|Cemetery notes and/or description:|
The Wheat Community was settled during the middle of the 19th Century and took its name from the first postmaster, Frank Wheat. The area had originally been known as Bald Hill. Roane College, a liberal arts college, operated here from 1886-1908. Wheat was one of four area communities acquired by the federal government, in 1942, for the Manhattan Project."
George Jones Memorial Baptist Church and Cemetery is about a half mile down a gated gravel road from Route 327, just off the "Oak Ridge Turnpike" to the west of Oak Ridge, Tennessee. The Wheat Community Monument is about another half mile farther down the same gravel road.
LIMITED USE ROAD
Official Use and Cemetery Church Visitation Access Only
All Vehicle Occupants Must Use Seat Belts
Access For Other Purposes Prohibited
Maximum Safe Speed Limit 15 MPH
Off Road Driving Prohibited
Road Open To Hunters On Scouting And Hunting Days
Contact the Building Operator (576-1876) or the Facility Manager (576-8551) for Access During Normal Operating Hours.
Contact the Plant Shift Superintendent (574-3282) for Access During Off Shift Hours and Emergencies.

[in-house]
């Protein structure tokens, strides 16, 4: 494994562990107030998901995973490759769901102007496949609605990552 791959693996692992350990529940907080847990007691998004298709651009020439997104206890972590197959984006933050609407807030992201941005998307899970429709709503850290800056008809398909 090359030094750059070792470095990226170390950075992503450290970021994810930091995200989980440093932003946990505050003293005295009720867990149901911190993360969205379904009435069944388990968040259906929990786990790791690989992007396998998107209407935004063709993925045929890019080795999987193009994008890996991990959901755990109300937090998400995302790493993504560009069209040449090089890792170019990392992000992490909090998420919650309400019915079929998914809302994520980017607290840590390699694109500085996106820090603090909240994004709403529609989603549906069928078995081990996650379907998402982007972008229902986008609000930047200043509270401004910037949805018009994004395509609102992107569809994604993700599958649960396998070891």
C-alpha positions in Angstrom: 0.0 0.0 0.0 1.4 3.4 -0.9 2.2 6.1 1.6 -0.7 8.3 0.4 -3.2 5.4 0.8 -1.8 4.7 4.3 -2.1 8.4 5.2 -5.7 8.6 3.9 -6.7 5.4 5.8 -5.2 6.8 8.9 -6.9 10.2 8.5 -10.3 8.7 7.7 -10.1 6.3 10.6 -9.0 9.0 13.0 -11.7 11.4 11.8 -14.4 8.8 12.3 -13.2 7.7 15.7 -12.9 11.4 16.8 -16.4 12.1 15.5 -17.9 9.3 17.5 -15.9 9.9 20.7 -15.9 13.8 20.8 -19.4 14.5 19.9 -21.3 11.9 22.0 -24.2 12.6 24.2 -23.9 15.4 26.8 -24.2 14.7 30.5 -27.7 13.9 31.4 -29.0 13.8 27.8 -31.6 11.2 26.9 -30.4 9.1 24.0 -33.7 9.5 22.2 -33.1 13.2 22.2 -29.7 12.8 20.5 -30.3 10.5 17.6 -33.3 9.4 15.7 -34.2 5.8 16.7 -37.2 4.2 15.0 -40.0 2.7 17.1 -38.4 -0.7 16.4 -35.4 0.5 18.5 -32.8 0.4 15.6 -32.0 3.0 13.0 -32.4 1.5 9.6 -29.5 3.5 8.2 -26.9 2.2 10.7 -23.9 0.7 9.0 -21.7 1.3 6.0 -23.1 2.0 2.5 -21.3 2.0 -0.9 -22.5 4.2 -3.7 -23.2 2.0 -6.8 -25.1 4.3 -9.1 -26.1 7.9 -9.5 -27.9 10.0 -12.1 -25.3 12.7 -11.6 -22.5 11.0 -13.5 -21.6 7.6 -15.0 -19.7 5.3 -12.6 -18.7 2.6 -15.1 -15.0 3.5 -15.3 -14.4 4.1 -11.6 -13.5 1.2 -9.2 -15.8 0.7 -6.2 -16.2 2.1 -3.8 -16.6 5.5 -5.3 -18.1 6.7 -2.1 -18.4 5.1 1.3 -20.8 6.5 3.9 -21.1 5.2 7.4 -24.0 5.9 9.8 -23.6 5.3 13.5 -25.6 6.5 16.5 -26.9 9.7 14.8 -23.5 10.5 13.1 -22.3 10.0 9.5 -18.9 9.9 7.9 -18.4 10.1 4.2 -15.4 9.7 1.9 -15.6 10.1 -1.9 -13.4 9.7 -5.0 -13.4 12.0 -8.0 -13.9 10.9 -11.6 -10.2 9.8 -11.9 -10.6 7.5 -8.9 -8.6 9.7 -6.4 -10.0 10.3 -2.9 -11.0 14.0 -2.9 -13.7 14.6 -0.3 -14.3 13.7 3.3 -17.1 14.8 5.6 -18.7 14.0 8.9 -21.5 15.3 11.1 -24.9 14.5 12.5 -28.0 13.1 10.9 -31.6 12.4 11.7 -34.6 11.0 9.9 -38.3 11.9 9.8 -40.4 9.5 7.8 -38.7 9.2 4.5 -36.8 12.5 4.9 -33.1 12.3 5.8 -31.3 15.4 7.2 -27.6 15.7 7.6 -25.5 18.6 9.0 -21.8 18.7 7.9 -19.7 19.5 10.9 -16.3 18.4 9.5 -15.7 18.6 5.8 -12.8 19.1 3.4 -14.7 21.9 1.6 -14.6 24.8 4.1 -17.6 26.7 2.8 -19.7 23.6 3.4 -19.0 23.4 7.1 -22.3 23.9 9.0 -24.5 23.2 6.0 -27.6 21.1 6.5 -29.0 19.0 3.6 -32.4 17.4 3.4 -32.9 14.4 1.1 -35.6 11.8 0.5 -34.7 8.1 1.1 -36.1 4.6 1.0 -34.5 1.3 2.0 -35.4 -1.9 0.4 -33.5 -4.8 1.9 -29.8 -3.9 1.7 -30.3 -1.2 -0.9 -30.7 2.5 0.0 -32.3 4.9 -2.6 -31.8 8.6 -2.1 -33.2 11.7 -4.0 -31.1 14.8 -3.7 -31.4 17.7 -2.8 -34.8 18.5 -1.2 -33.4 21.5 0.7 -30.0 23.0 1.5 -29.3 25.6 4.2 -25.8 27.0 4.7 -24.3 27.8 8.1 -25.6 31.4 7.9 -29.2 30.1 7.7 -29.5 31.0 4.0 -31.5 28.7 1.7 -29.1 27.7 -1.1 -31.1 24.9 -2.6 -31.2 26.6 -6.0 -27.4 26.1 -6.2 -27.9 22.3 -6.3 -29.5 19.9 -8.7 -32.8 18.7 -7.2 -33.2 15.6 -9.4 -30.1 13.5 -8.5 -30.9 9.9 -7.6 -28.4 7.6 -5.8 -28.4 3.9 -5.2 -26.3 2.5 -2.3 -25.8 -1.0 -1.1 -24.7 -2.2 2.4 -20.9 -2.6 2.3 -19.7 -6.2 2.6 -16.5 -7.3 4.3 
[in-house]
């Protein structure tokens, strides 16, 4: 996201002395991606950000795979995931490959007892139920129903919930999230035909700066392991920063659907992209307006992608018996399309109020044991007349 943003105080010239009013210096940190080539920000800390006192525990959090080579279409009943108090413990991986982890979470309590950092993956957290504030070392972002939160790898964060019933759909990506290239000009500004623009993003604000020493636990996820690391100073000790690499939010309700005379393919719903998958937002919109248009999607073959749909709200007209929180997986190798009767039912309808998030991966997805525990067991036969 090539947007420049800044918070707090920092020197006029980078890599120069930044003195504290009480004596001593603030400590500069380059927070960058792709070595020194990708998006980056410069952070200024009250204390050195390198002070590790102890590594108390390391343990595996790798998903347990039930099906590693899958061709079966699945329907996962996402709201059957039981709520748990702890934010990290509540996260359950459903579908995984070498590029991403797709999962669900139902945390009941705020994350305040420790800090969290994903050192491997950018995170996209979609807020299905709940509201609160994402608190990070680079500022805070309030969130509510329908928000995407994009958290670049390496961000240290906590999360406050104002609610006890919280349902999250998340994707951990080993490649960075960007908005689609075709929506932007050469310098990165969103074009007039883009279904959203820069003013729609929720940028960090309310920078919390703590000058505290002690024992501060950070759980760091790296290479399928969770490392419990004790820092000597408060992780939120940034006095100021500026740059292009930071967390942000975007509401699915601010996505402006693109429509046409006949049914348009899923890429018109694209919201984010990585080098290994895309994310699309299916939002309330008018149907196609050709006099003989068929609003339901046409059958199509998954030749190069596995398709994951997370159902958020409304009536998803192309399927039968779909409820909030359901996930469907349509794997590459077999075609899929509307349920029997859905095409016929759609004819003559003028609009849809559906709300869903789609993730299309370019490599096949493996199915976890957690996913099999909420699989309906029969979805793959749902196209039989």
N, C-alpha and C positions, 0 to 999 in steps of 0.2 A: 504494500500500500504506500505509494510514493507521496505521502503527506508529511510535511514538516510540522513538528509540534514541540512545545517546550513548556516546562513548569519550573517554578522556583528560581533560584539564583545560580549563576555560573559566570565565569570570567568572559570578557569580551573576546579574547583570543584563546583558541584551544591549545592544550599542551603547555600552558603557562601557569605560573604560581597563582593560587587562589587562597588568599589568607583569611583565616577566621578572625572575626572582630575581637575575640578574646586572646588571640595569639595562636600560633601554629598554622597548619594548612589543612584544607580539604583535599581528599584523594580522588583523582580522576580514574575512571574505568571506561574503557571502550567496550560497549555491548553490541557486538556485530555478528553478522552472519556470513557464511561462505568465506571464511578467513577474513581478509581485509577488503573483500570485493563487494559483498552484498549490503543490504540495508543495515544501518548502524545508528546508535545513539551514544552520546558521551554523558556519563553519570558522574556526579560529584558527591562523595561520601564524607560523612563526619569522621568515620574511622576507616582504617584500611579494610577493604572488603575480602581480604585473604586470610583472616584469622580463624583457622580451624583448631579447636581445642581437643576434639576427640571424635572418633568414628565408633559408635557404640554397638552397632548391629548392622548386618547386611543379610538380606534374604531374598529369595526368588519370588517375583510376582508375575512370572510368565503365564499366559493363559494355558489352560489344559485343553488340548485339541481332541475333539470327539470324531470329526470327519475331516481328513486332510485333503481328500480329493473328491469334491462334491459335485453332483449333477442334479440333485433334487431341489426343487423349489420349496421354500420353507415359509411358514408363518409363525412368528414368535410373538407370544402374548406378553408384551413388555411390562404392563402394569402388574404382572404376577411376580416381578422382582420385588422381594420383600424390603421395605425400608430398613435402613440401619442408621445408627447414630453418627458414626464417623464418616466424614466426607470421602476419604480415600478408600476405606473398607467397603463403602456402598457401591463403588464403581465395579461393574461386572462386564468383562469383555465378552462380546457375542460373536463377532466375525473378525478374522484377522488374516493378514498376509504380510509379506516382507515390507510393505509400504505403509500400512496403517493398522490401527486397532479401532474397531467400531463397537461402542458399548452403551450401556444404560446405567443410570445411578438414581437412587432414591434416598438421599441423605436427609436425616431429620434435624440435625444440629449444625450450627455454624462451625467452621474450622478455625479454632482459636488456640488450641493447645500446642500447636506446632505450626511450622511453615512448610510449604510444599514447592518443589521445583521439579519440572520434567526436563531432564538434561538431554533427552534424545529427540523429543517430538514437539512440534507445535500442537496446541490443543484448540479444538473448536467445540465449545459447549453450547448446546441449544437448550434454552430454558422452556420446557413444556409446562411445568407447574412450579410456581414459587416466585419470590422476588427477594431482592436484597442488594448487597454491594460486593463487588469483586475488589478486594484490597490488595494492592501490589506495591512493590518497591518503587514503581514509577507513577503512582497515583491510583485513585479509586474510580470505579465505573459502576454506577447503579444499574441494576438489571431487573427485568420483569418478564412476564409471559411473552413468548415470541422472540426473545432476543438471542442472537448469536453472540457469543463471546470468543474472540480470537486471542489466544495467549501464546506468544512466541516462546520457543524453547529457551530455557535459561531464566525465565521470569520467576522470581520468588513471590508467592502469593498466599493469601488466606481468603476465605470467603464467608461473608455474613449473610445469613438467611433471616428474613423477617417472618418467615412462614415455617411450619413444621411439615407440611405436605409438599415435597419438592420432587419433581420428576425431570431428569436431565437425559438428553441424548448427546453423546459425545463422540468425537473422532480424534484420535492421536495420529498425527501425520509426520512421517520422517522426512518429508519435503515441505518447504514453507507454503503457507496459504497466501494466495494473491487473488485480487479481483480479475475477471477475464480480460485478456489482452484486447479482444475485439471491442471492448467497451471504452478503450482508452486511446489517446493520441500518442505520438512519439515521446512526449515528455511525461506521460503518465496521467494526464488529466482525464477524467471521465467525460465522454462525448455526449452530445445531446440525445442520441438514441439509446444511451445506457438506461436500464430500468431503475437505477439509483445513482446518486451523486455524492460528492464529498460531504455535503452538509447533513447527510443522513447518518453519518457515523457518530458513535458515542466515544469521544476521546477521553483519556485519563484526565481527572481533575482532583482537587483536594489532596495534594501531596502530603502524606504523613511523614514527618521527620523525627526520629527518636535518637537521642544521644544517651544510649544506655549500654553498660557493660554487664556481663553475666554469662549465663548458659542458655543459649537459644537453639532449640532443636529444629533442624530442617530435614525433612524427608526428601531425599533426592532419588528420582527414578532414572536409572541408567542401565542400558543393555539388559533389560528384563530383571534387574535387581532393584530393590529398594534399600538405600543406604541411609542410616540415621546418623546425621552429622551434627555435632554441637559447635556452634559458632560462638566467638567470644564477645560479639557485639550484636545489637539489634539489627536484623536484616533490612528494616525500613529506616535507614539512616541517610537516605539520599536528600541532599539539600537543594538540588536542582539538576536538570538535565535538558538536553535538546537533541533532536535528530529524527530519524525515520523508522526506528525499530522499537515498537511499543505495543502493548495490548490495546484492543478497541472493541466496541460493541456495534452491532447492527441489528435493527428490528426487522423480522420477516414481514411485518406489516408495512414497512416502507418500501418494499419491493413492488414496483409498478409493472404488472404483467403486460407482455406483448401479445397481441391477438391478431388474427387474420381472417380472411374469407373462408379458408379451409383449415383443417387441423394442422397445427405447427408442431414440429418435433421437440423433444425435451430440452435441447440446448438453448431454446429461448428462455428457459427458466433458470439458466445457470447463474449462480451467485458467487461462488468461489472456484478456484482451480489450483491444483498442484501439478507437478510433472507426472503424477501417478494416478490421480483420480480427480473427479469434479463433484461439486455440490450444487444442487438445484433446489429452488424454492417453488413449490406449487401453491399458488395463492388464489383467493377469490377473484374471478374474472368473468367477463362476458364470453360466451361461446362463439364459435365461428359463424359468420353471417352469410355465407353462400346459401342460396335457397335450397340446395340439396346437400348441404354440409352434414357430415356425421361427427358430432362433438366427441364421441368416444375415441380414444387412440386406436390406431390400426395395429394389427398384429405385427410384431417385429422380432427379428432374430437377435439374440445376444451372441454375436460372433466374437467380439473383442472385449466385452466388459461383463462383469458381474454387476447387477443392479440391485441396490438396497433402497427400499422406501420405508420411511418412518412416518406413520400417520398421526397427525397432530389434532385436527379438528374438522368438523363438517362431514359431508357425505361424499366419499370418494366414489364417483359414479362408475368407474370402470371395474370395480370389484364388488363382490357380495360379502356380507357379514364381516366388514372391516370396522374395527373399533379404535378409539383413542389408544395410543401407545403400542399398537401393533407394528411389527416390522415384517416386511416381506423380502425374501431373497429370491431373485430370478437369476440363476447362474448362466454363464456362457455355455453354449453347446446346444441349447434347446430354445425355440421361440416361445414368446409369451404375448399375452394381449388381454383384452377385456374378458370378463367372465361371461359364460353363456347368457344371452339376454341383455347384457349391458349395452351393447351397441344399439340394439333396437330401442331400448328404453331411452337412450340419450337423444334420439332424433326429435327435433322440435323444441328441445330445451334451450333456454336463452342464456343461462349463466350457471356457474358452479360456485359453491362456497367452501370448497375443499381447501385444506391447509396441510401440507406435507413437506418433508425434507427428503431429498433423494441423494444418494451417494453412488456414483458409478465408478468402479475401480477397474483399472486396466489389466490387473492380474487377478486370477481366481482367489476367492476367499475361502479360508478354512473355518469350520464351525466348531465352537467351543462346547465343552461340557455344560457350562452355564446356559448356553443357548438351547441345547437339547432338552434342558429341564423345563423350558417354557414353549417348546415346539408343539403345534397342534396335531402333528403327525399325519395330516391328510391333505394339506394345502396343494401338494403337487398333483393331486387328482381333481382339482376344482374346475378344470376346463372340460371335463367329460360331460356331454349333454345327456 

The route is along a one lane gravel road, up a slight incline. Just over the rise, past a row of trees, the church and cemetery sit up on the hill to the left. Despite being somewhat difficult to reach, due to road access being controlled by DOE, it appears that the cemetery is still regularly visited and fairly well maintained. There are a wide variety of headstones, and dates of death range from mid-1800's to current date. Dates of birth extend to the 1700's.
Continuing from the church driveway, the road descends slightly on the way to the Wheat Community Monument, which is about a half mile away. Around the corner, past the kudzu and high voltage transmission lines, the monument comes into view at the end of the road. The monument stands in a grassy clearing next to woods on one side and power lines on the other side. There is a nice rock wall along the front of the clearing. The wall is about three feet high, and the monument stands about seven feet tall. From behind the monument - The site overlooks a highway interchange at the intersection of Highway 58 and Highway 95. A chain link fence stands between the monument site and the road.